The Sony A7 III has been one of the most successful mirrorless flagships, Sony has made.
I’ve been using it as my wedding photography camera, so i’ve had a lot of experience with its battery life.
Since its debut it made caused some waves in the photography world, with its capabilities to record 4k video content, dual card slots, insanely 639 autofocus points and 10fps continuous shooting. Which was a big leap from its brother, the Sony A7 II.
However, the Sony A7 III is not new by no means, and It is long superseded by the A7 IV. Yet, it remains a valuable contender among affordable mirrorless cameras for entry-level photographers.
In today’s article, we will discuss the battery life, of this great camera.
Sony A7 III Battery Life:
Thanks to the 2280mAh capacity battery, the A7 III can handle up to 710 shots on a single charge, or 610 if you use the electronic viewfinder.
Those are great numbers for mirrorless cameras, I am well aware you have encountered even higher numbers on a DSLR, but that is understandable why.
Most mirrorless cameras struggle to get 1/3 of what a DSLR is capable of, while the Sony A7 III here can trade blows head to head on battery life aspect.
What’s more, there’s also a USB port on A7 III that can be used to charge the battery via the USB cable.
What Type of Battery Does Sony A7 III Use?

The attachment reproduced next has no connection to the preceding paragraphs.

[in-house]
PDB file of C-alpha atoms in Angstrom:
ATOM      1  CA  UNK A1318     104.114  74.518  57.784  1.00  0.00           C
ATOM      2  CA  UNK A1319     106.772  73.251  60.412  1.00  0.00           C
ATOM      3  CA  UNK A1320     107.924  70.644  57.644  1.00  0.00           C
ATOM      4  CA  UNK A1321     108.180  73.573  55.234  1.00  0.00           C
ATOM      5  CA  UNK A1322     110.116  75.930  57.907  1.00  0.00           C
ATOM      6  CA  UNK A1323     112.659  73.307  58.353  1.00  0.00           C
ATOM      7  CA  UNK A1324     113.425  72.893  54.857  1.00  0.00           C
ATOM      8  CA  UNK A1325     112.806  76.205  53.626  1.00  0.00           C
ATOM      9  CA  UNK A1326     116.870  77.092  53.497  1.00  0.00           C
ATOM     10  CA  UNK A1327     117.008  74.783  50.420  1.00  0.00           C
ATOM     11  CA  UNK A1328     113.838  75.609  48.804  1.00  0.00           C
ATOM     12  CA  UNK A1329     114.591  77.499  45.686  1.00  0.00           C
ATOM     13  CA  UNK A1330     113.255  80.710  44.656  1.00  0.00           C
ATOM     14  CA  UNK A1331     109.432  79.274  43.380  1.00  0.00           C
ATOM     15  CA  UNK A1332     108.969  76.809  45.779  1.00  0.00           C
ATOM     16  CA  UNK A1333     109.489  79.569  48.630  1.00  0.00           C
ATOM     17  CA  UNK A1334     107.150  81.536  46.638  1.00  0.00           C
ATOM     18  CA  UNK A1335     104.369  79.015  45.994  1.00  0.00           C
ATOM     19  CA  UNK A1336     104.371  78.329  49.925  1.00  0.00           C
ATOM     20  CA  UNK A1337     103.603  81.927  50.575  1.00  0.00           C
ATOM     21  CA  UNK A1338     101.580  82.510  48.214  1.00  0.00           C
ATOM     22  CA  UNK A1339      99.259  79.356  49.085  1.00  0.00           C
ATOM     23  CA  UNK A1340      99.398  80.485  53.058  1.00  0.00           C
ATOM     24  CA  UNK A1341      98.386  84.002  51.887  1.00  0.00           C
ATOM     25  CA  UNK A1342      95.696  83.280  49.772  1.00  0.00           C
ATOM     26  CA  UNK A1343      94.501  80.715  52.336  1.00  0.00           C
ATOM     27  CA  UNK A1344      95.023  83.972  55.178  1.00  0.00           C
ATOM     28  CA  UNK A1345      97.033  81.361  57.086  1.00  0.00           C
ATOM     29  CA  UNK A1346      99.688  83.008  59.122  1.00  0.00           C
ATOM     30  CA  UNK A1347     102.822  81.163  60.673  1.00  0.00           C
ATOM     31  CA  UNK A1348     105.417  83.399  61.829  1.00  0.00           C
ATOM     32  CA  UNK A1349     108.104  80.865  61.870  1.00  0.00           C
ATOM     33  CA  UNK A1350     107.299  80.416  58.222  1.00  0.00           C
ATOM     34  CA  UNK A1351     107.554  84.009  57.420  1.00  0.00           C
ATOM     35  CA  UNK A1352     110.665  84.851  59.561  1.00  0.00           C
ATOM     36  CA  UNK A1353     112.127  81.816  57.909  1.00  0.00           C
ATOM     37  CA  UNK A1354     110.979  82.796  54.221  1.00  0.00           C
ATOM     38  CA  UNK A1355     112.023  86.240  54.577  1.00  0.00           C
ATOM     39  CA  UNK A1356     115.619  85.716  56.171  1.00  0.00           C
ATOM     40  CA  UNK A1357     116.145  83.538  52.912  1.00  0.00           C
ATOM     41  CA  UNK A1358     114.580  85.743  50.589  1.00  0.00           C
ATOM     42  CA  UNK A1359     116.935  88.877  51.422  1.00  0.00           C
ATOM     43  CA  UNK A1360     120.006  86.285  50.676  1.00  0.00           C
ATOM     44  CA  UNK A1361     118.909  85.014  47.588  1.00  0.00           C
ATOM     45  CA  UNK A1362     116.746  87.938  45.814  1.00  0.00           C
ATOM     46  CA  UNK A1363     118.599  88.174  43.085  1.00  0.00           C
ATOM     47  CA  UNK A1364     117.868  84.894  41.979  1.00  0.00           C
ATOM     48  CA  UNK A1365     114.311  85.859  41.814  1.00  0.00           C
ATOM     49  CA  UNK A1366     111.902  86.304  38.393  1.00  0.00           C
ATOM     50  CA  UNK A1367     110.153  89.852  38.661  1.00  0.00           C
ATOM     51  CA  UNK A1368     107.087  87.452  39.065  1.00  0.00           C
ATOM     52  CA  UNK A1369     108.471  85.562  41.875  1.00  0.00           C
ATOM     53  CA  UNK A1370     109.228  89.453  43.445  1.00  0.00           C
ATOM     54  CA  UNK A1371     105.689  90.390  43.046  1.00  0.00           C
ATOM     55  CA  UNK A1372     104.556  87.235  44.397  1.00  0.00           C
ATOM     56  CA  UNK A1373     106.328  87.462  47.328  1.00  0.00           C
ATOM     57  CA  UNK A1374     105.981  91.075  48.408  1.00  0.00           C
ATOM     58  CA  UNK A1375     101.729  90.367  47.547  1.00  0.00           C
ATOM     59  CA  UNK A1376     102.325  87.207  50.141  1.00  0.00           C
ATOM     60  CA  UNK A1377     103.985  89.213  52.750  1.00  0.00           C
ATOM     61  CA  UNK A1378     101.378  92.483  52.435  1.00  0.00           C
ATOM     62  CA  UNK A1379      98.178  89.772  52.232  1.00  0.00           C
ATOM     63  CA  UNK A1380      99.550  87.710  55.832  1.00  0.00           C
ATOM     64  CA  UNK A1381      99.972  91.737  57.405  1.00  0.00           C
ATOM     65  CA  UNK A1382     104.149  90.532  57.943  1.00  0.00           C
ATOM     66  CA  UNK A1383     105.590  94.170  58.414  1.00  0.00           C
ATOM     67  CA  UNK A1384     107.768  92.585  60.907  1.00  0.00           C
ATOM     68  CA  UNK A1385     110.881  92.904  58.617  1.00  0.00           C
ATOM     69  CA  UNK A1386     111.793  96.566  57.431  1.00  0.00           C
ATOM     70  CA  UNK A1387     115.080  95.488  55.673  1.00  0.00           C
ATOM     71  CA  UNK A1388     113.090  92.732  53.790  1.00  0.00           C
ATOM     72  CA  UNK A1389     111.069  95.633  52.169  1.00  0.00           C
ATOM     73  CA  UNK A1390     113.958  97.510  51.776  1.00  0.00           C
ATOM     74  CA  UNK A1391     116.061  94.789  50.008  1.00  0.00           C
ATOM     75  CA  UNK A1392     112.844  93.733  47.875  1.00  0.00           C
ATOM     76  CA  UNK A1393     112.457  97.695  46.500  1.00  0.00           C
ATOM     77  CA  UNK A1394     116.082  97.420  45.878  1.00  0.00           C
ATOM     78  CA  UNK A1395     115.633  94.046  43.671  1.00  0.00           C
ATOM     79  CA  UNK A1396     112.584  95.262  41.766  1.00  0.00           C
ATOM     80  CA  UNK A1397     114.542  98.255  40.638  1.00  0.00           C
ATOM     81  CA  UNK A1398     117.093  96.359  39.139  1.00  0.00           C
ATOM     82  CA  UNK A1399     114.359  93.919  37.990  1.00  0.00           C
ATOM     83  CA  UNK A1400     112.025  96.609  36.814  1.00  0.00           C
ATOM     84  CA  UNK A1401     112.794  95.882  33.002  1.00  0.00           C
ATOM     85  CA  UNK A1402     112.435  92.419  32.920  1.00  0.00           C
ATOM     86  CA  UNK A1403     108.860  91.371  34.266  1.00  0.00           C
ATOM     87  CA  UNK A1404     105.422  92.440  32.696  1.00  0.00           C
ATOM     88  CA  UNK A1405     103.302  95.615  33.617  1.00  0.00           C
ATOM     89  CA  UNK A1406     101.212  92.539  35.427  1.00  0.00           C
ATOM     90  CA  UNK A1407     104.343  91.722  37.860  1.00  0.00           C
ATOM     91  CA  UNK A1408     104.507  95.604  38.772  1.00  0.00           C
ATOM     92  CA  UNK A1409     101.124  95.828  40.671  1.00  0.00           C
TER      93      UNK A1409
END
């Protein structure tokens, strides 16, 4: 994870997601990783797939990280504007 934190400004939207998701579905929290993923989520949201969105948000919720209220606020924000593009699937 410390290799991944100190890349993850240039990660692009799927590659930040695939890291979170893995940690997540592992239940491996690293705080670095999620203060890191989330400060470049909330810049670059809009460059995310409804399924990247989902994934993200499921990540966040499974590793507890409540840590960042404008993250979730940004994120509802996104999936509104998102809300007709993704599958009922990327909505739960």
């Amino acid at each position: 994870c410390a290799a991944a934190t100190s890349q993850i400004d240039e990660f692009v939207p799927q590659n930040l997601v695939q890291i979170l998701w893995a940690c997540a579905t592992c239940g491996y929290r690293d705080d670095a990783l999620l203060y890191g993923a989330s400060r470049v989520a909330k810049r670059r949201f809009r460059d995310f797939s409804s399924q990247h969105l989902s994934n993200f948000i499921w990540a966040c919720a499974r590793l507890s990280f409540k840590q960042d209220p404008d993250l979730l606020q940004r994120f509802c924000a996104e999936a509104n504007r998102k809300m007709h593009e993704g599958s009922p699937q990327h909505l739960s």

If you want the best possible longevity from your A7 III, I would highly recommend sticking with the official batteries from Sony, even if you have to take extras and avoid the third-party ones.
Don’t get me wrong though, there is nothing at fault with third-party battery providers. It’s just that Sony has issued a warning regarding counterfeit batteries.
A7 III uses an NP-FZ100 battery which is two timers better than the smaller NP-FW50 that is found on the A7 II.
It will take you through the whole day unless if you are shooting videos it might take you two batteries or even more if it is heavy 4k content.
Sony BC-QZ1 Battery Charger:
Unfortunately, unlike its siblings the A7r III, a9 the A7 III doesn’t include the charger in its package, meaning that you have to get it separately.
Guess this was Sony’s way to save some extra costs.
As I mentioned above via the USB-C port you can still charge it, but it will take around 285 minutes to fully charge.
On the other hand with the BC-QZI you charge it only for 150 minutes and you are good to go.
There are also third-party chargers, but yet again, my advice would be to stick with the official charger.
The newly released A7 IV might have taken the spotlight out of the A7 III, but the IV is mostly aimed towards professionals and it comes with a price that is hard to swallow.
If you are new to photography and you just want a camera to fulfill your needs and especially you want it to be a mirrorless one, it will be hard to beat the A7 III.
While the market is crowded with offerings, A7 III is still a great contender, if you have it on your wish list, do not hesitate.
Hopefully, this article added some insight to you, regarding the Sony A7 III battery life.